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EV SCALE


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#1 Bruno Alzaga

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Posted 08 July 2009 - 07:14 AM

I´ve heard about the EV scale, it is in my new light meter, but i can not understand how it works and what purpuse it has.
If anyone can explain to me i would be very happy.

Thank you
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#2 Chris Keth

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Posted 09 July 2009 - 01:45 AM

I´ve heard about the EV scale, it is in my new light meter, but i can not understand how it works and what purpuse it has.
If anyone can explain to me i would be very happy.

Thank you


It's just a number to represent all combinations of aperture and shutter speed that yield the same exposure. For example, EV0 equates to f1 at 1 second of exposure. It also equates to f2 at 1/2 second exposure, f4 at 1/4 second, f8 at 1/8 second, etc.

I have never found much use for it, but it is a nice convenient way for lightmeters (this all started in the days of analog meters) to only have to output one number instead of two.
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#3 Bruno Alzaga

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Posted 09 July 2009 - 08:09 AM

It's just a number to represent all combinations of aperture and shutter speed that yield the same exposure. For example, EV0 equates to f1 at 1 second of exposure. It also equates to f2 at 1/2 second exposure, f4 at 1/4 second, f8 at 1/8 second, etc.

I have never found much use for it, but it is a nice convenient way for lightmeters (this all started in the days of analog meters) to only have to output one number instead of two.


That´s what I have been reading. I can´t find much use to.

Thank you
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#4 Adrian Sierkowski

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Posted 09 July 2009 - 08:33 AM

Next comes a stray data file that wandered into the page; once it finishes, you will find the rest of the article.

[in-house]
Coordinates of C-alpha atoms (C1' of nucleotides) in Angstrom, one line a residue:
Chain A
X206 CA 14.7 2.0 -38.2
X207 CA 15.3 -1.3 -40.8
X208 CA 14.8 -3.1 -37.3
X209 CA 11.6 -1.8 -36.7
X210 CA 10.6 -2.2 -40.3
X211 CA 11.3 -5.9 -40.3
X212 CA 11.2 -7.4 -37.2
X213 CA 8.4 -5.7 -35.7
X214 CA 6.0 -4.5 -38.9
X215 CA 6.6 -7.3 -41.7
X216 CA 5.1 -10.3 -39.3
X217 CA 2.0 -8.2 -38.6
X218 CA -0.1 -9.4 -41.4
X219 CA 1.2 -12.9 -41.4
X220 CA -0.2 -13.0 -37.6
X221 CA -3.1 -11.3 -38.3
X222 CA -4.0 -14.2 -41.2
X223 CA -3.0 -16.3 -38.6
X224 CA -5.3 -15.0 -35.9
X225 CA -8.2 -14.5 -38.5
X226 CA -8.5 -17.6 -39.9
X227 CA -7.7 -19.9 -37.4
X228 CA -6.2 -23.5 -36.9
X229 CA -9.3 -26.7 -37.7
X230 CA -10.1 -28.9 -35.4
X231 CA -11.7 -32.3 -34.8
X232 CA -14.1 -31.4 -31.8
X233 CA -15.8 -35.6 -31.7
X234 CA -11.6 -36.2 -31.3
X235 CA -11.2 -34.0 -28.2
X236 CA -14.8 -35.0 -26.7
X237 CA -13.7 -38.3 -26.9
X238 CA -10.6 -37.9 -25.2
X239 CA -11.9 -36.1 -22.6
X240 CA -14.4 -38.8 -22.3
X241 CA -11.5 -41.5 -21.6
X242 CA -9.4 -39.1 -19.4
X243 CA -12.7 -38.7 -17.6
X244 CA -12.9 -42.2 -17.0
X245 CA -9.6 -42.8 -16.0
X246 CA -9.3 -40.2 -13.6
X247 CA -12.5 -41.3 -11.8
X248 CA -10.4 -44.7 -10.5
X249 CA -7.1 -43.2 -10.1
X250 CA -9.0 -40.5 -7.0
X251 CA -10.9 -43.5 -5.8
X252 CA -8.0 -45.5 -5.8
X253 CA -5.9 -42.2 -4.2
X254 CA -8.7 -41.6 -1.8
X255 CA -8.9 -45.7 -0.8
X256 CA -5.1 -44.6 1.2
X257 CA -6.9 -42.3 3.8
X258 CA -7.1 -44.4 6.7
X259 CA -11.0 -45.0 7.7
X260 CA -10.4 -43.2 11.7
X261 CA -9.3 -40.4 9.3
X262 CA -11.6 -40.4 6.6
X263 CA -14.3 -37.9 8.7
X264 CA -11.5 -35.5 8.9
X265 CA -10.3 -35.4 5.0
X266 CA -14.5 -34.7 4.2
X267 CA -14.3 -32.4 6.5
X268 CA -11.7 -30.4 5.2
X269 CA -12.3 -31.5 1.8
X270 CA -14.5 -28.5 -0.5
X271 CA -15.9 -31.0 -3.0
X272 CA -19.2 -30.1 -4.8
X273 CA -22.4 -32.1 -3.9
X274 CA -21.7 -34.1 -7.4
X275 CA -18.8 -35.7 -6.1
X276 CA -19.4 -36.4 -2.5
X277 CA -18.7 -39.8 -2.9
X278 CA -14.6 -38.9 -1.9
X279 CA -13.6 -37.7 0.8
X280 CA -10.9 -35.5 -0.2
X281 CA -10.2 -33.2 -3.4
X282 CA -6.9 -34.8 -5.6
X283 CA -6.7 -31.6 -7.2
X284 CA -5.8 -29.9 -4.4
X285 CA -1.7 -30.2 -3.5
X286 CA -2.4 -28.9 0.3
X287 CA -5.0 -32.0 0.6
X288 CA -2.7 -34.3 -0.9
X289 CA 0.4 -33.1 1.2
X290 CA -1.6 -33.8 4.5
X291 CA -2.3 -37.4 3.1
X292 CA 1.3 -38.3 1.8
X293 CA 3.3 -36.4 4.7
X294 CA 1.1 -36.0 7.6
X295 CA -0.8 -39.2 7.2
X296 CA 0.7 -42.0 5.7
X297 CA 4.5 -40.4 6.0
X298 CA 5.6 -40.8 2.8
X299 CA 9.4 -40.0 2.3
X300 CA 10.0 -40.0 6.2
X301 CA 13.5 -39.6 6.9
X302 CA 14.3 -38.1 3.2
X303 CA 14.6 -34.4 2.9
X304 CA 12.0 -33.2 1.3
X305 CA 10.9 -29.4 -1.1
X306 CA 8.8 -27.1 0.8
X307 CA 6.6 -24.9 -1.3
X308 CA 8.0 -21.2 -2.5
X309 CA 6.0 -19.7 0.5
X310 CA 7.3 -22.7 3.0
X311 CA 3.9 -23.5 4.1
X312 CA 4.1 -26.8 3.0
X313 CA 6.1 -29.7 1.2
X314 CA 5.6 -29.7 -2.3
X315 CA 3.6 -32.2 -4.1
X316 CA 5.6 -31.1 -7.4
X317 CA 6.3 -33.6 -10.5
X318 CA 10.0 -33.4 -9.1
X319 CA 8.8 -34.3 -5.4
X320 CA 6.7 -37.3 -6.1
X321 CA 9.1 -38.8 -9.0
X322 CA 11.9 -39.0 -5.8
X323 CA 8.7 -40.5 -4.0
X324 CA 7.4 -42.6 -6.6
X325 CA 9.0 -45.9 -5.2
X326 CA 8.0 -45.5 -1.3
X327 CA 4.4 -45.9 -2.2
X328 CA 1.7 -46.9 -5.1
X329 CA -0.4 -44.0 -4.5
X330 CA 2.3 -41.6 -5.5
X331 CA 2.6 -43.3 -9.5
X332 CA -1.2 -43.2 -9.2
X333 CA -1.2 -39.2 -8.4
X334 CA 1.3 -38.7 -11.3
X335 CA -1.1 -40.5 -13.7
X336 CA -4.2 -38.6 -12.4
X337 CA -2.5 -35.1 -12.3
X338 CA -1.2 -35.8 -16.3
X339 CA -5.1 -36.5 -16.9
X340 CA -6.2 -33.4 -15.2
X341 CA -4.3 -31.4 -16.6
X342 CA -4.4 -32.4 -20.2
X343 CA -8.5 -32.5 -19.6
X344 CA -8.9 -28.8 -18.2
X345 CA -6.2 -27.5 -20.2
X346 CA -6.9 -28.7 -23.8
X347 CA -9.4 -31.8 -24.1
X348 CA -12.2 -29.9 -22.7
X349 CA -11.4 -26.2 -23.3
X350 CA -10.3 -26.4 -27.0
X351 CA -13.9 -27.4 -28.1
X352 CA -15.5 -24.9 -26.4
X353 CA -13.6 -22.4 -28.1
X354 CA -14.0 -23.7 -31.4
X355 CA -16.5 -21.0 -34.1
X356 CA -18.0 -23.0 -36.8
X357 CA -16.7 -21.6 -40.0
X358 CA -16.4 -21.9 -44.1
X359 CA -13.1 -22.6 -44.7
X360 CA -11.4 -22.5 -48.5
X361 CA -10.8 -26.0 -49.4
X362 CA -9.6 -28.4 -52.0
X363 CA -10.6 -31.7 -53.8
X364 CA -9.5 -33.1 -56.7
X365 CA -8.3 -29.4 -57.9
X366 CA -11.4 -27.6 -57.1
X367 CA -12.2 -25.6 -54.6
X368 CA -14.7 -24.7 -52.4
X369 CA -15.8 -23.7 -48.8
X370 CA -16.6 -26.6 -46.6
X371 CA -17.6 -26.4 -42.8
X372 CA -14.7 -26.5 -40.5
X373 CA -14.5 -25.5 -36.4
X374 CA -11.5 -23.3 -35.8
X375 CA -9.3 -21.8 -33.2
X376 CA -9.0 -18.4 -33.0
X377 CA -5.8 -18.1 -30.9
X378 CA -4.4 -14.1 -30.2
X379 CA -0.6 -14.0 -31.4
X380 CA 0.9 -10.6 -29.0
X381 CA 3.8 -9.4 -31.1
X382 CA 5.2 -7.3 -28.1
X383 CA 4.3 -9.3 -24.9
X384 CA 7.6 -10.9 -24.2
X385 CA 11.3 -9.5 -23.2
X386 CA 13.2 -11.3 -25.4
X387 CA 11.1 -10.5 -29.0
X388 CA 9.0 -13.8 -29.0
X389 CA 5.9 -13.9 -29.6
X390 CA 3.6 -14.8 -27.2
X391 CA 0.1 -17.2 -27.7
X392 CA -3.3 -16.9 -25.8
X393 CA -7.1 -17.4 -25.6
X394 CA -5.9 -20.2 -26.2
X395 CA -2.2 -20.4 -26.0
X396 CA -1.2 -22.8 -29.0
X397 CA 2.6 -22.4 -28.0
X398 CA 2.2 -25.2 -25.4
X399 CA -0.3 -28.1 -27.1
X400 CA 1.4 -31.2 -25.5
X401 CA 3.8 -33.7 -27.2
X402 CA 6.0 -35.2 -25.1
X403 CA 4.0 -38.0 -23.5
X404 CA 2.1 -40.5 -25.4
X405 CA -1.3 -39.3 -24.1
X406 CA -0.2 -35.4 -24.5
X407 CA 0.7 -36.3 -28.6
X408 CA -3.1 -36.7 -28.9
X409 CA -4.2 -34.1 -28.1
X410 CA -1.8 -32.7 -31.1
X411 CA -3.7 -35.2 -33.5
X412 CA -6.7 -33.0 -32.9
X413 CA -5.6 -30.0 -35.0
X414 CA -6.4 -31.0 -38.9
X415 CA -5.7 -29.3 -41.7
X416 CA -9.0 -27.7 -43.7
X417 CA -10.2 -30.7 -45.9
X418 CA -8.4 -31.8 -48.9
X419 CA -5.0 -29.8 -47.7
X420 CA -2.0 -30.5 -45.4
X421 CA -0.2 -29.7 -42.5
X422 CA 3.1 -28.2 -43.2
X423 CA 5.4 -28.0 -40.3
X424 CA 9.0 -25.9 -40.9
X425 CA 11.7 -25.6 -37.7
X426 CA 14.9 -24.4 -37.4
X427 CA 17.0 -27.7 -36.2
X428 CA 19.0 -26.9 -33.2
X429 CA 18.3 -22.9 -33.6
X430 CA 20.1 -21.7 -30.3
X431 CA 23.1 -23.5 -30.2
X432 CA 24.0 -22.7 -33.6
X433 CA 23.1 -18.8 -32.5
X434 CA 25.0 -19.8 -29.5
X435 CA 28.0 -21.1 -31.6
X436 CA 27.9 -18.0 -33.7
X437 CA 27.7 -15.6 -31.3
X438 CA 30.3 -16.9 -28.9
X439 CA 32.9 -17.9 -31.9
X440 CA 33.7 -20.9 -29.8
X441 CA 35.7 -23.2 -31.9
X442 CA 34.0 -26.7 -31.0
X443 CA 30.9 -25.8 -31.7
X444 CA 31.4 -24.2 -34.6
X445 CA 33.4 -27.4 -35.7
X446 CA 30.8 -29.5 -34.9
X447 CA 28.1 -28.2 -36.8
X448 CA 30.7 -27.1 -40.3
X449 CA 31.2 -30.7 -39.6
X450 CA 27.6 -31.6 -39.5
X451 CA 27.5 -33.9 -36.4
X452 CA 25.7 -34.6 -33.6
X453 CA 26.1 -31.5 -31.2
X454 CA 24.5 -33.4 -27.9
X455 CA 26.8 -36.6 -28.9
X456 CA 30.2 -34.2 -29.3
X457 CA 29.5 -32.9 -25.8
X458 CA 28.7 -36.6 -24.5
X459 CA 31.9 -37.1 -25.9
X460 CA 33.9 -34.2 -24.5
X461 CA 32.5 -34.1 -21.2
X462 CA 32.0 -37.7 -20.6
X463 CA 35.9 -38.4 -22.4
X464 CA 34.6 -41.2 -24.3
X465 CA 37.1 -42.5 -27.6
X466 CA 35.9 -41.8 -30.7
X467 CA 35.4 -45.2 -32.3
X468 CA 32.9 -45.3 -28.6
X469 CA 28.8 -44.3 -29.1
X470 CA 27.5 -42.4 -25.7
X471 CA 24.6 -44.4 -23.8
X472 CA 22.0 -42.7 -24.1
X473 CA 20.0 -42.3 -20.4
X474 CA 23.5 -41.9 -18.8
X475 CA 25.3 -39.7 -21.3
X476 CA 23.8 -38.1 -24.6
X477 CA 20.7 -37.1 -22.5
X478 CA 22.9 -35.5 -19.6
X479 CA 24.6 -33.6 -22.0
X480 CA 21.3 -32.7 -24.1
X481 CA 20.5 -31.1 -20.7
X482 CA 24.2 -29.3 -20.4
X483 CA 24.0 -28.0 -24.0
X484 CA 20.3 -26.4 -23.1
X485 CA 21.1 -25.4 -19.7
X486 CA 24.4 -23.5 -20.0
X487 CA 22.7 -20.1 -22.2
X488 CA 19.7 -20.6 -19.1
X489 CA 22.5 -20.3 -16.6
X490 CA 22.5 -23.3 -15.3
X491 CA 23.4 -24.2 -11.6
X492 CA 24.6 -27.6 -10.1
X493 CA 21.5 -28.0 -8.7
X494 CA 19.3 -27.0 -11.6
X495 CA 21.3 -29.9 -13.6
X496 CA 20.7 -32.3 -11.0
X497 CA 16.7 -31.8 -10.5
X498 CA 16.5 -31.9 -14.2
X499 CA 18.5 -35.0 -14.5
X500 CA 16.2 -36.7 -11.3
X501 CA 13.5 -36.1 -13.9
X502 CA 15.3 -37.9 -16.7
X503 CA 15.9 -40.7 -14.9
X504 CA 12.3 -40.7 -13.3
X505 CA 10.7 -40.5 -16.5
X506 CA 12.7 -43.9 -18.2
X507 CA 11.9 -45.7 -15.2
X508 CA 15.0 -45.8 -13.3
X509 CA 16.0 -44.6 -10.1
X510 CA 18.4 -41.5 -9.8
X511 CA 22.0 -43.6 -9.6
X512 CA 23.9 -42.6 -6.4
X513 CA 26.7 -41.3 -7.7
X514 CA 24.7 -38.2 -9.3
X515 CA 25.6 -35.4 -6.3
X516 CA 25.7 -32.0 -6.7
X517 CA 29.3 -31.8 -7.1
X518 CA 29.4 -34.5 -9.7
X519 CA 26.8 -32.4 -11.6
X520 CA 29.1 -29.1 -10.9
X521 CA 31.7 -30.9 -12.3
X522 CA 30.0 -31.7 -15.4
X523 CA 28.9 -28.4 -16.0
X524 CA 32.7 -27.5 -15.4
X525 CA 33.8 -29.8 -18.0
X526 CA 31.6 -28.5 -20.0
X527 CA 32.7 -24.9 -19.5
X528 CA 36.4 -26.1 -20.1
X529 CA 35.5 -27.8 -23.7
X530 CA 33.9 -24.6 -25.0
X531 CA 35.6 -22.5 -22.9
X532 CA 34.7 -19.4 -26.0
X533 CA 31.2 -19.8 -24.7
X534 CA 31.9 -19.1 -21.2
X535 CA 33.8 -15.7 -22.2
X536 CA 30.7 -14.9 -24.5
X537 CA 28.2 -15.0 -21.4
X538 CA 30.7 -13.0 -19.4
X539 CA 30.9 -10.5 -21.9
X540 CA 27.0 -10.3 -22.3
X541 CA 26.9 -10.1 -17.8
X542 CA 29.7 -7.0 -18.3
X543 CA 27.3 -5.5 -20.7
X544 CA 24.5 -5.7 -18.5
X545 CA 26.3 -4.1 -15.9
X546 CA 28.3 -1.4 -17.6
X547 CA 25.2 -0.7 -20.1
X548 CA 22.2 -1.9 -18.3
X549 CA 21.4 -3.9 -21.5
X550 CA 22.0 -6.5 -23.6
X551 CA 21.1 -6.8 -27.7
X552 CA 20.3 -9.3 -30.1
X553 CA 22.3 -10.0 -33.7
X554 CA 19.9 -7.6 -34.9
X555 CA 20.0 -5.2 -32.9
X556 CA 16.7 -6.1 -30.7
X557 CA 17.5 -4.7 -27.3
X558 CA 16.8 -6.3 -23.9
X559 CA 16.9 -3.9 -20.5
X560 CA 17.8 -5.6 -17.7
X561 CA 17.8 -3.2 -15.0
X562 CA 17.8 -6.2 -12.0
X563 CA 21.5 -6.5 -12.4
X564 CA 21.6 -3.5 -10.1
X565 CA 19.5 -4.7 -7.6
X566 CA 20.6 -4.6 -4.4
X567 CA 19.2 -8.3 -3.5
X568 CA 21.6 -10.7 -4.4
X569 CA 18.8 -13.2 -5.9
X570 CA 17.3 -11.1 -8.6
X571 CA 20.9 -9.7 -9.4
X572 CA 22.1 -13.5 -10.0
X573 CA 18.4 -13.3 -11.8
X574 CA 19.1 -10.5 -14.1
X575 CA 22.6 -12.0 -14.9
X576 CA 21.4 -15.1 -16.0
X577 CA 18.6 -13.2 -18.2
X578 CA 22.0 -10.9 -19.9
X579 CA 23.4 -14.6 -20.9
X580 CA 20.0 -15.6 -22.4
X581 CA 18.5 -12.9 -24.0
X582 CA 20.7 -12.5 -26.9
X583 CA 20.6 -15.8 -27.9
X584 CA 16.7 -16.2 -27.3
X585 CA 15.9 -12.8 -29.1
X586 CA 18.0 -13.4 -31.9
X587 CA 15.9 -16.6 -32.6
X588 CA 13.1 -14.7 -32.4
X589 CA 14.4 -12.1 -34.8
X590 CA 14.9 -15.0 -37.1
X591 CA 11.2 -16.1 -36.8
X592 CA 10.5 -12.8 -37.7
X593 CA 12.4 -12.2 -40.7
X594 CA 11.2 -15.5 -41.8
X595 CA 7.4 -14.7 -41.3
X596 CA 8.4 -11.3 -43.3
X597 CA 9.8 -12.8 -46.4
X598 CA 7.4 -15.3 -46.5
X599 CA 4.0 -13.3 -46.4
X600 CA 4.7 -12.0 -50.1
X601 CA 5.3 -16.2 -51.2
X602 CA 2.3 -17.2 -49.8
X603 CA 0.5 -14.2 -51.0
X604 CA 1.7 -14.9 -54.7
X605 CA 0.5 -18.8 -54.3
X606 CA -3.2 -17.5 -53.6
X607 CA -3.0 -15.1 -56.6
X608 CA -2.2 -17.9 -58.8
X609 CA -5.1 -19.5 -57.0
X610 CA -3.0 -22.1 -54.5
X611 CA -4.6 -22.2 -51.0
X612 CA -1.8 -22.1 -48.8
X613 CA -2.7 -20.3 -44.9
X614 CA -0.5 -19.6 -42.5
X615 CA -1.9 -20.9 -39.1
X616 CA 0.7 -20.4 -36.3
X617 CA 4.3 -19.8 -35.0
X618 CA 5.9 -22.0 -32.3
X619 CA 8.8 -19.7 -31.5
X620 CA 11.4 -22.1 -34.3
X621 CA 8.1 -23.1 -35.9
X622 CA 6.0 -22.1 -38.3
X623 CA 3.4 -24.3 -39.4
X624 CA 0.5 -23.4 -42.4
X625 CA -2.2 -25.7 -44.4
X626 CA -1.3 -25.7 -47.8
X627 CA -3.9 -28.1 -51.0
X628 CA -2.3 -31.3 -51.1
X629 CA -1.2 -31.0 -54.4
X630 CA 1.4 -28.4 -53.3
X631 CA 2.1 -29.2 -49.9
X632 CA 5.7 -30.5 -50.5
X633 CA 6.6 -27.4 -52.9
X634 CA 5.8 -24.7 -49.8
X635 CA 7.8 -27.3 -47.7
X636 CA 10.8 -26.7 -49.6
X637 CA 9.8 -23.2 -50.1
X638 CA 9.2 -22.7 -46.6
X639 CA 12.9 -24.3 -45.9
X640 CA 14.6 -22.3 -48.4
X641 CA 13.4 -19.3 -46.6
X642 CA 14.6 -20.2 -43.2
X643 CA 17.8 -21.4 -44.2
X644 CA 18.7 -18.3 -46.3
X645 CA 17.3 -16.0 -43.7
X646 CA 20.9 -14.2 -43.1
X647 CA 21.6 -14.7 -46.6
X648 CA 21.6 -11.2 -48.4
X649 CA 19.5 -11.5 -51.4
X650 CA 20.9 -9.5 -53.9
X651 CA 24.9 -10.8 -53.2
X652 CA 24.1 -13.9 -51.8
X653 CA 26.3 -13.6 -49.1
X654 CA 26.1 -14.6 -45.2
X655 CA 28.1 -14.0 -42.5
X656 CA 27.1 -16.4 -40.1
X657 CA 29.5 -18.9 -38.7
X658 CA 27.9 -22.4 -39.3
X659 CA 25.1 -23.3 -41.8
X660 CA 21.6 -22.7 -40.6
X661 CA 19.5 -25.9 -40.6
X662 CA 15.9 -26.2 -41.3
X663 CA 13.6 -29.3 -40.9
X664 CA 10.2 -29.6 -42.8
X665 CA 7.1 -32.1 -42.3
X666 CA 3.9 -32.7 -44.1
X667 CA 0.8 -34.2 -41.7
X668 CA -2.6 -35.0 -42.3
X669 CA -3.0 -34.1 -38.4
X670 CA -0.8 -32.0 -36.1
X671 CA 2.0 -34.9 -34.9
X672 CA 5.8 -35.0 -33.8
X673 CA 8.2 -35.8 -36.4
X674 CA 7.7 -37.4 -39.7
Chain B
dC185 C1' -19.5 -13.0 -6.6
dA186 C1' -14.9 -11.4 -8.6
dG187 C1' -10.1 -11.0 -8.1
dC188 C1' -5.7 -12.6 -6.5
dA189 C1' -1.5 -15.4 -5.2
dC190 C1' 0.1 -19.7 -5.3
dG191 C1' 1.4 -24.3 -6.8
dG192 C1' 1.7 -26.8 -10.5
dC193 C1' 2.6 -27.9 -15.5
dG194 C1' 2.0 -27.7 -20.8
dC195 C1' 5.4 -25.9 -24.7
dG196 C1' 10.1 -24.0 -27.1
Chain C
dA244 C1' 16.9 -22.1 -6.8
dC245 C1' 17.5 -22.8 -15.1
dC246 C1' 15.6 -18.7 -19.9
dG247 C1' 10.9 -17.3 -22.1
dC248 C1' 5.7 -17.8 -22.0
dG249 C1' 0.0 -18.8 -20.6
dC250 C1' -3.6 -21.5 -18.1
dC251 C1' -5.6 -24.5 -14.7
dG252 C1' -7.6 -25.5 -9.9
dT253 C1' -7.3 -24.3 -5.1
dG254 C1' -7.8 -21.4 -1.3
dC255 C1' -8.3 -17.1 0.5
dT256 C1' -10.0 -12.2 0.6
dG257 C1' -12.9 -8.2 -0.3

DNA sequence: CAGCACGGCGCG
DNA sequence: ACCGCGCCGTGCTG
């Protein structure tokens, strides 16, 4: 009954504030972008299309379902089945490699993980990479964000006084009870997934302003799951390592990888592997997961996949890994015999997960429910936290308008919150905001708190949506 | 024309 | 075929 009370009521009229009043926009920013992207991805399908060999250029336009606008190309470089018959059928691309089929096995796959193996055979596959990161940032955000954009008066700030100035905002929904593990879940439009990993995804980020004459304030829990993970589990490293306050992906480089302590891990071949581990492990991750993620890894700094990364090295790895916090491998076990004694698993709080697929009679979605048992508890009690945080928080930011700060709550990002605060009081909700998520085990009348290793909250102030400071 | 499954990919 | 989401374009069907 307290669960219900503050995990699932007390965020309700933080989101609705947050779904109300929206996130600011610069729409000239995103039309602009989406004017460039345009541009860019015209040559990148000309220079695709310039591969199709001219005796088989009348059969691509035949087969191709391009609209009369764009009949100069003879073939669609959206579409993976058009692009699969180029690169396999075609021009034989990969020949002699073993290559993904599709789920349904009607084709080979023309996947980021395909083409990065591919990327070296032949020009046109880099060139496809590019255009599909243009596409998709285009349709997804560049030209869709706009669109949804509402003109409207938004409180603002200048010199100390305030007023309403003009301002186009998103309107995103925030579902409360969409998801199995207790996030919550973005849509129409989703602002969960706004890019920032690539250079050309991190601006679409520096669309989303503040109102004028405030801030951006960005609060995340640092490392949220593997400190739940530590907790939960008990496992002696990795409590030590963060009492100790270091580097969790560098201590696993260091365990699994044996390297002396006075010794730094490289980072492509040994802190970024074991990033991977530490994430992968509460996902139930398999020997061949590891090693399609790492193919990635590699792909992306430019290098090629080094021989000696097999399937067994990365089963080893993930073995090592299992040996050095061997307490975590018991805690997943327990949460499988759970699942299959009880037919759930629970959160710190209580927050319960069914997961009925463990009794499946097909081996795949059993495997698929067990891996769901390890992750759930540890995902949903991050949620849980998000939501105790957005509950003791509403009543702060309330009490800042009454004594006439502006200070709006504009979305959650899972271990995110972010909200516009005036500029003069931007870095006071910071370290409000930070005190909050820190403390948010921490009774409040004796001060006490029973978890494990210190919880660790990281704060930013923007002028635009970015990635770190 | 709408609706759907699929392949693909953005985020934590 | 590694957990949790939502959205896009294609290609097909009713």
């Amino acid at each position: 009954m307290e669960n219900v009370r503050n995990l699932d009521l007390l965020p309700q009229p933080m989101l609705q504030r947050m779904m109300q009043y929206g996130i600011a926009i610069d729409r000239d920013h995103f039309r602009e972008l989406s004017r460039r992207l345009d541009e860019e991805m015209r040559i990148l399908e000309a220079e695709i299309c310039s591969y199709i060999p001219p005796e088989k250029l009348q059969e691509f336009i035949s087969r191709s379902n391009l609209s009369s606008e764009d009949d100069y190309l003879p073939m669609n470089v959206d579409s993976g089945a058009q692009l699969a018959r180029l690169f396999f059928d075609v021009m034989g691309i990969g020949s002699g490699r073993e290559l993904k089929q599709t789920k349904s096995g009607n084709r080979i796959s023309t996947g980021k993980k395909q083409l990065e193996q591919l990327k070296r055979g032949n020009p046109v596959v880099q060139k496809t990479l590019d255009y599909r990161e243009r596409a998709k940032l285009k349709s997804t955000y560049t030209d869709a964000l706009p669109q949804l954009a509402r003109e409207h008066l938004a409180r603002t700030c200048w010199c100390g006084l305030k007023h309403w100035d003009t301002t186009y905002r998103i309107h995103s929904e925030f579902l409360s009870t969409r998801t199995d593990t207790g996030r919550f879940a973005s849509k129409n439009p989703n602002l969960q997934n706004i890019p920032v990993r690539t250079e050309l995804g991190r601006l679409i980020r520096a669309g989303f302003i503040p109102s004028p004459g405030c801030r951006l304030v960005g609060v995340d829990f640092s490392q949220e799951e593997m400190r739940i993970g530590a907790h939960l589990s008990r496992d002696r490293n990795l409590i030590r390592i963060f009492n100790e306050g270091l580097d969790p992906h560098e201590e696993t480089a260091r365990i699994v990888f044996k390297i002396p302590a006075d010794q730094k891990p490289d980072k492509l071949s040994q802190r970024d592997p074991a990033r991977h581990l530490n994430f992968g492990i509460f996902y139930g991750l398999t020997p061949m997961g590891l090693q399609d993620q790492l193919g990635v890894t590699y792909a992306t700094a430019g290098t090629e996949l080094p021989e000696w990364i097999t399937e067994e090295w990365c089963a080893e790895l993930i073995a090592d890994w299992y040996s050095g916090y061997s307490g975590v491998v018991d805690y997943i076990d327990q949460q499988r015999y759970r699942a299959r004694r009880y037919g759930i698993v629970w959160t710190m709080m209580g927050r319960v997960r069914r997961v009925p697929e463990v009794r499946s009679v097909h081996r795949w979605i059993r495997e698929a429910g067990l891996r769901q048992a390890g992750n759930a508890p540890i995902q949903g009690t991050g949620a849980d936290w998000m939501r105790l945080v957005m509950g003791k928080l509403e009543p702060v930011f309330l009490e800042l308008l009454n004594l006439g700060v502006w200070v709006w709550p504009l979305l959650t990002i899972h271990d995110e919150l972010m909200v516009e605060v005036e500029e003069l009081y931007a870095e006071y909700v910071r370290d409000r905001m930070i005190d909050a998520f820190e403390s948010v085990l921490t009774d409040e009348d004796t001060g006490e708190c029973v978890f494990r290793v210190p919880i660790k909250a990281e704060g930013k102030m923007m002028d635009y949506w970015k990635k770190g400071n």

It's also a fun way to mess with the new guy on set, require all readings in EV. 100% guaranteed to irk 'em a little bit.
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#5 Ale Reynoso

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Posted 15 July 2009 - 10:00 PM

If you´re using a spotmeter with EV scale it´s a good way to work with the zonal system, knowing that the difference between EV´s is right one stop.
Instead of guessing the difference in F stops, you get a straight difference in natural numbers.
I.E. camera stop f 4.0. Dark side f 1.4.
In EV´s would be (i.e.) Zone V in camera EV 10. Dark side EV 7 (Zone III). I think it´s a straight and easier math.
Although I´m using a Minolta Spotmeter F that takes the things a little more easier:
I you get the Camera F stop, you set it in the meter as A (Average), then every reading is in EV, BUT STARTING AT THE AVERAGE MEASURE.
i.e. You read a gray card (i.e. f 2.8), then you set it as your average. Readouts over f 2.8 will be positive (1 stop over, or f 4.0 will read 1, 2 over or f 5.6: 2. And so on, with decimals intermediates). f 2.8 will be "0" (zero). Readouts under f 2.8 will give you negatives number (f 2.0 is -1, and so with the decimal intermediates).
I find it quite practical and easy to work with.
Best regards
Alejandro
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#6 Ram Shani

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Posted 15 July 2009 - 11:21 PM

i use it the same way all the time

to measure the contrast of a scene

i set the f/stop i want to the scene then i "tell" the meter it's EV0

then i every place i point the meter i can get an easy read of the stop difference

every Ev number represent 1 f/stop so if i see a EV3 it's 3 stop over and if it's -2.5EV it's 2.5 stop under

very easy and fast
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#7 Bruno Alzaga

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Posted 23 July 2009 - 01:26 PM

i use it the same way all the time

to measure the contrast of a scene

i set the f/stop i want to the scene then i "tell" the meter it's EV0

then i every place i point the meter i can get an easy read of the stop difference

every Ev number represent 1 f/stop so if i see a EV3 it's 3 stop over and if it's -2.5EV it's 2.5 stop under

very easy and fast

This has benn very very useful.

Thank you very much!!! Muchisimas gracias!!!!
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#8 Ale Reynoso

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Posted 23 July 2009 - 06:41 PM

This has benn very very useful.

Thank you very much!!! Muchisimas gracias!!!!


Nice to have been usefull (not only my credit...). De nada!!
Saludos desde Buenos Aires!
Ale
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